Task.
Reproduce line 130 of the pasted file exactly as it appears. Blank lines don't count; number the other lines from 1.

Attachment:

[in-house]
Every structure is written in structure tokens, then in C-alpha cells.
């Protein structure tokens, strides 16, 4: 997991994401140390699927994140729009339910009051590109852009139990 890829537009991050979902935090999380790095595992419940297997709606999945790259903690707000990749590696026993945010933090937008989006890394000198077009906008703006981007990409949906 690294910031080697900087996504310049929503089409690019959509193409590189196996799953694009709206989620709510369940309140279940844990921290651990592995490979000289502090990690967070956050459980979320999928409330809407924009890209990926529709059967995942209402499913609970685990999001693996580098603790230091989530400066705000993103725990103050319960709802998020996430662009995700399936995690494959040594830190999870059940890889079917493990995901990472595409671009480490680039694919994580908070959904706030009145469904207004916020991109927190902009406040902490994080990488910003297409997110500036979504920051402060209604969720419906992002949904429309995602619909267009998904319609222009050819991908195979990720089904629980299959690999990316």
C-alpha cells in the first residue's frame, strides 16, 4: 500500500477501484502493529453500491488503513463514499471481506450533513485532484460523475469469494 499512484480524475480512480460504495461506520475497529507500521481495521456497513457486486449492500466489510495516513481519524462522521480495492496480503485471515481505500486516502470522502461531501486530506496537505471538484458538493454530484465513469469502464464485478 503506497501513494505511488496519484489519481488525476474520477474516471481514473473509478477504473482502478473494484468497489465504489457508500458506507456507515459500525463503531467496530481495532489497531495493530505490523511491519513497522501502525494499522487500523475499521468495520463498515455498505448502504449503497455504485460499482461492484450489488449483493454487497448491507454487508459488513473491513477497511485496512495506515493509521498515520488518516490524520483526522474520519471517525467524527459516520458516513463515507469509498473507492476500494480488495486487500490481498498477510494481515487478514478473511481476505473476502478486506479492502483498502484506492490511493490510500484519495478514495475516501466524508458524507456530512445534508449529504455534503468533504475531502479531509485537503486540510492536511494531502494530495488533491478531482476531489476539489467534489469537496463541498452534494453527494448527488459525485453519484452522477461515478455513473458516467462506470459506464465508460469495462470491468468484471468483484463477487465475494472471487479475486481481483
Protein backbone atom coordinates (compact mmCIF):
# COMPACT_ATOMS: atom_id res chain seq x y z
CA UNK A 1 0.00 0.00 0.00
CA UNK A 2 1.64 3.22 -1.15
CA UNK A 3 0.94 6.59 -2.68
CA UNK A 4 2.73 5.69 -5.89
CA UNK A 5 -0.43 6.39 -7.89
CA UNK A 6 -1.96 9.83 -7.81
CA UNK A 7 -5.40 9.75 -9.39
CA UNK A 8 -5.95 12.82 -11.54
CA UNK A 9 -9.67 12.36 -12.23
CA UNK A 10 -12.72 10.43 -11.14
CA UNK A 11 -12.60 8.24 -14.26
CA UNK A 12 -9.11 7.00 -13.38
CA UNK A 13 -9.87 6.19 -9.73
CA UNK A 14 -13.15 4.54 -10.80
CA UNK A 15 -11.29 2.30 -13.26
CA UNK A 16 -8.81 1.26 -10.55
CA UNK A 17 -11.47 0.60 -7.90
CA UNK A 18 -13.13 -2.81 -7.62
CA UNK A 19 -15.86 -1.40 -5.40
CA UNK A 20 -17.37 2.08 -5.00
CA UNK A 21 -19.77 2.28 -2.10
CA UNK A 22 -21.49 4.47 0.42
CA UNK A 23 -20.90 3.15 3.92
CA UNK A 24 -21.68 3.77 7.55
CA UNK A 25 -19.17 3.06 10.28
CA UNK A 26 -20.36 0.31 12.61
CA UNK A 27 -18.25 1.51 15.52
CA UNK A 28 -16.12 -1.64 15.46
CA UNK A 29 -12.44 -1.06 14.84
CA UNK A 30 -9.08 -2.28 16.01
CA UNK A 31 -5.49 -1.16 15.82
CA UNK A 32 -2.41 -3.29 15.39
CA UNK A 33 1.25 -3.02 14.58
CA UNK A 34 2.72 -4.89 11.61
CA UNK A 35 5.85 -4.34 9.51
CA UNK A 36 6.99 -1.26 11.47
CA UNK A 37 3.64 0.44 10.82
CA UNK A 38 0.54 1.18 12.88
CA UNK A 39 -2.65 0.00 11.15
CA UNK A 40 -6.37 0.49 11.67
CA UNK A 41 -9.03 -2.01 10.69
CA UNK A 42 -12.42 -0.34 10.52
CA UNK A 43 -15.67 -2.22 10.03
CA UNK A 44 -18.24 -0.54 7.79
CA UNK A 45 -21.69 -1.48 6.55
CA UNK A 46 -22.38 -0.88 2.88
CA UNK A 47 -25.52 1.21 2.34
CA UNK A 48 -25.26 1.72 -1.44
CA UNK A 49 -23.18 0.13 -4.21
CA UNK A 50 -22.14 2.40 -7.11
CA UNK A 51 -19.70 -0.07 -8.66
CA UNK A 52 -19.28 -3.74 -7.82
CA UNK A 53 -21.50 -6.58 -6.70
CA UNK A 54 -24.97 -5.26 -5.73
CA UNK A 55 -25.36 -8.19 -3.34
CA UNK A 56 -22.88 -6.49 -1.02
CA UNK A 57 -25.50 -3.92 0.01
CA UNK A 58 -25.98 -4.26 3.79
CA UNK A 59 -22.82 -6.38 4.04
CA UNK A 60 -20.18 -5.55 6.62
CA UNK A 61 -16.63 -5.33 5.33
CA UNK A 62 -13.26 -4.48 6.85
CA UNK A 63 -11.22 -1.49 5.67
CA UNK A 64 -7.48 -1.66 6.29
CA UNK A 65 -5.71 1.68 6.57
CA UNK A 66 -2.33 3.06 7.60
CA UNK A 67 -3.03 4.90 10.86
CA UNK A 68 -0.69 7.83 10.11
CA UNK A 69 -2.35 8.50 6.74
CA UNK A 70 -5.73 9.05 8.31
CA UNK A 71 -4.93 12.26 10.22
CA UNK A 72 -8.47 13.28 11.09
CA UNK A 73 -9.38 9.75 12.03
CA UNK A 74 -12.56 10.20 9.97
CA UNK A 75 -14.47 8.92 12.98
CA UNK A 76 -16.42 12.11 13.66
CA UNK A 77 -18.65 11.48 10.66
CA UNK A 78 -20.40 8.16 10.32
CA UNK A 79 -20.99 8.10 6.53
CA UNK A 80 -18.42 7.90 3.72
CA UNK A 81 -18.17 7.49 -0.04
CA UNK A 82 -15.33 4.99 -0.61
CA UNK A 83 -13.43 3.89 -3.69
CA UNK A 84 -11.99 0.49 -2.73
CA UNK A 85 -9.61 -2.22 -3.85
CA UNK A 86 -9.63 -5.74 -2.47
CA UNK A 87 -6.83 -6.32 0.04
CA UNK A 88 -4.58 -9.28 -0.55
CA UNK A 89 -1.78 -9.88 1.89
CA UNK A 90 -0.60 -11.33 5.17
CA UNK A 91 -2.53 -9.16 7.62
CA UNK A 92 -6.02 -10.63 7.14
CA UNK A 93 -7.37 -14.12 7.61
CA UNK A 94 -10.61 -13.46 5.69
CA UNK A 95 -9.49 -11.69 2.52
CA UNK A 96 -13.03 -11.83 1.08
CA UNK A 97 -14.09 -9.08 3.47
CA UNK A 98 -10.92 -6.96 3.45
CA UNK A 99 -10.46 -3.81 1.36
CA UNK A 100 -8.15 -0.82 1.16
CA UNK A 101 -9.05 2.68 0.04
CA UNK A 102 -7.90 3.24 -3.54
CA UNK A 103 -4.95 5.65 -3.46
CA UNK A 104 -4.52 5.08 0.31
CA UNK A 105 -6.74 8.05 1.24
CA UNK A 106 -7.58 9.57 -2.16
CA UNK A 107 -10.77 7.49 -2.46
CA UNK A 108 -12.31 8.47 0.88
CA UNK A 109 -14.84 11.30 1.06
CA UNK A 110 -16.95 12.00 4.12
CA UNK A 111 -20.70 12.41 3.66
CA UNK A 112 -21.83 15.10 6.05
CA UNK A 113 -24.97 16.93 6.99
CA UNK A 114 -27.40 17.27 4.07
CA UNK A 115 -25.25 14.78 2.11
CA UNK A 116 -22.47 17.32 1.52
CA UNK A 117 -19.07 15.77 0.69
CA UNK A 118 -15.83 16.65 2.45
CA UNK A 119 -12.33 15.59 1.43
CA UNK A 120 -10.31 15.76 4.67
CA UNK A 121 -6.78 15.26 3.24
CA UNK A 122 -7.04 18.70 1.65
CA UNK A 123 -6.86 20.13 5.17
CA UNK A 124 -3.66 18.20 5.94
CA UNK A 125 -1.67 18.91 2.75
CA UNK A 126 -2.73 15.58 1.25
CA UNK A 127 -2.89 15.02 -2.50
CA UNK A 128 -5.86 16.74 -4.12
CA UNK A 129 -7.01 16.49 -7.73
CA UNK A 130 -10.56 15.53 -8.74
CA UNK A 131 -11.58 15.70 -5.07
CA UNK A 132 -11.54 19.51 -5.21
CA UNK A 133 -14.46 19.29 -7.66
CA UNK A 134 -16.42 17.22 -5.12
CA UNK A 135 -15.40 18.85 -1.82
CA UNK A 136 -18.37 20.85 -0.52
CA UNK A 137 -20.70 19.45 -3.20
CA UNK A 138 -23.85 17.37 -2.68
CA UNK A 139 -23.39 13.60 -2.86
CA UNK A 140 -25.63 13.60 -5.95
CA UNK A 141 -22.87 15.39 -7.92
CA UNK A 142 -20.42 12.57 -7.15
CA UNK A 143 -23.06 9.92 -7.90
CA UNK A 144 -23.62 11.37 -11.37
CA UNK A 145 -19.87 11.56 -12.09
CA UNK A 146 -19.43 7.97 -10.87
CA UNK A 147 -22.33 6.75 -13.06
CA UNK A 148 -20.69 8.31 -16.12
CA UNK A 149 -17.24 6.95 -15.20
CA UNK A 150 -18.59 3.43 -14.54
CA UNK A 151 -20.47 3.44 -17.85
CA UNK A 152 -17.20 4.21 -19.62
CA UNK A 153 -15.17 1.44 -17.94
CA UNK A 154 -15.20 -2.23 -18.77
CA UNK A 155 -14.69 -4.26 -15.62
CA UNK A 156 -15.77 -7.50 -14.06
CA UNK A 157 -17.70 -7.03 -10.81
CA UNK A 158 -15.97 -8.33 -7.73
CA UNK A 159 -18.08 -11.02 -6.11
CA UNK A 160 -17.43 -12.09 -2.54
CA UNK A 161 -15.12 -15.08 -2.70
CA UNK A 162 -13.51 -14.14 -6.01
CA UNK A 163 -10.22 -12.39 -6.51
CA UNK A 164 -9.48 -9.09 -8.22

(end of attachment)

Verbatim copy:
CA UNK A 124 -3.66 18.20 5.94